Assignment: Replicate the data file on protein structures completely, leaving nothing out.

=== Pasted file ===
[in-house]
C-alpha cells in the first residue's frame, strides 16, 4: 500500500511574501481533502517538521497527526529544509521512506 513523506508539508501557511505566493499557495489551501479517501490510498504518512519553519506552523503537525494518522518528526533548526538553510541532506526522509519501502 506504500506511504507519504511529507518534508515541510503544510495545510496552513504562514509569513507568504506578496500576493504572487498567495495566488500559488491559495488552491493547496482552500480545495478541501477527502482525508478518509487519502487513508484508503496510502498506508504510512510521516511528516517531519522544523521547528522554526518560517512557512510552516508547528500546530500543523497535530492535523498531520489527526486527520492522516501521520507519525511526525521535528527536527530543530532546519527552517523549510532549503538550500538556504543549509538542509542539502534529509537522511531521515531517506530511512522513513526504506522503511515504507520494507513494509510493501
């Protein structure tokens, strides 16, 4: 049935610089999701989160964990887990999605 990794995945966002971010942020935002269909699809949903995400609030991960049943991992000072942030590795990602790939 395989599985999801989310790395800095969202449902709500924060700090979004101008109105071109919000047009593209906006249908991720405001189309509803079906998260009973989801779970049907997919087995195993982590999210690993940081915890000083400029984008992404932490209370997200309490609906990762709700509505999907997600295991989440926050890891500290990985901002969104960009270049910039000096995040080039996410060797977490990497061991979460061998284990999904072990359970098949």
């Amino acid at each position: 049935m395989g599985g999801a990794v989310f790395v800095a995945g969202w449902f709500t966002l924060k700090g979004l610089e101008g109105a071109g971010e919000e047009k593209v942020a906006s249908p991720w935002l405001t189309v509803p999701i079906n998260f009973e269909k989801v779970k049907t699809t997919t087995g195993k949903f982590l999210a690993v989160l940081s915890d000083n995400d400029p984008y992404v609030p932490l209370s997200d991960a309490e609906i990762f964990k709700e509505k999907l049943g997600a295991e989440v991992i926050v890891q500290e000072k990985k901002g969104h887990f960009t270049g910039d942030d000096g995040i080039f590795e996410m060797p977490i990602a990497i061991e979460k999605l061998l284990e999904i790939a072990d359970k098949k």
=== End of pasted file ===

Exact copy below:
[in-house]
C-alpha cells in the first residue's frame, strides 16, 4: 500500500511574501481533502517538521497527526529544509521512506 513523506508539508501557511505566493499557495489551501479517501490510498504518512519553519506552523503537525494518522518528526533548526538553510541532506526522509519501502 506504500506511504507519504511529507518534508515541510503544510495545510496552513504562514509569513507568504506578496500576493504572487498567495495566488500559488491559495488552491493547496482552500480545495478541501477527502482525508478518509487519502487513508484508503496510502498506508504510512510521516511528516517531519522544523521547528522554526518560517512557512510552516508547528500546530500543523497535530492535523498531520489527526486527520492522516501521520507519525511526525521535528527536527530543530532546519527552517523549510532549503538550500538556504543549509538542509542539502534529509537522511531521515531517506530511512522513513526504506522503511515504507520494507513494509510493501
């Protein structure tokens, strides 16, 4: 049935610089999701989160964990887990999605 990794995945966002971010942020935002269909699809949903995400609030991960049943991992000072942030590795990602790939 395989599985999801989310790395800095969202449902709500924060700090979004101008109105071109919000047009593209906006249908991720405001189309509803079906998260009973989801779970049907997919087995195993982590999210690993940081915890000083400029984008992404932490209370997200309490609906990762709700509505999907997600295991989440926050890891500290990985901002969104960009270049910039000096995040080039996410060797977490990497061991979460061998284990999904072990359970098949």
């Amino acid at each position: 049935m395989g599985g999801a990794v989310f790395v800095a995945g969202w449902f709500t966002l924060k700090g979004l610089e101008g109105a071109g971010e919000e047009k593209v942020a906006s249908p991720w935002l405001t189309v509803p999701i079906n998260f009973e269909k989801v779970k049907t699809t997919t087995g195993k949903f982590l999210a690993v989160l940081s915890d000083n995400d400029p984008y992404v609030p932490l209370s997200d991960a309490e609906i990762f964990k709700e509505k999907l049943g997600a295991e989440v991992i926050v890891q500290e000072k990985k901002g969104h887990f960009t270049g910039d942030d000096g995040i080039f590795e996410m060797p977490i990602a990497i061991e979460k999605l061998l284990e999904i790939a072990d359970k098949k």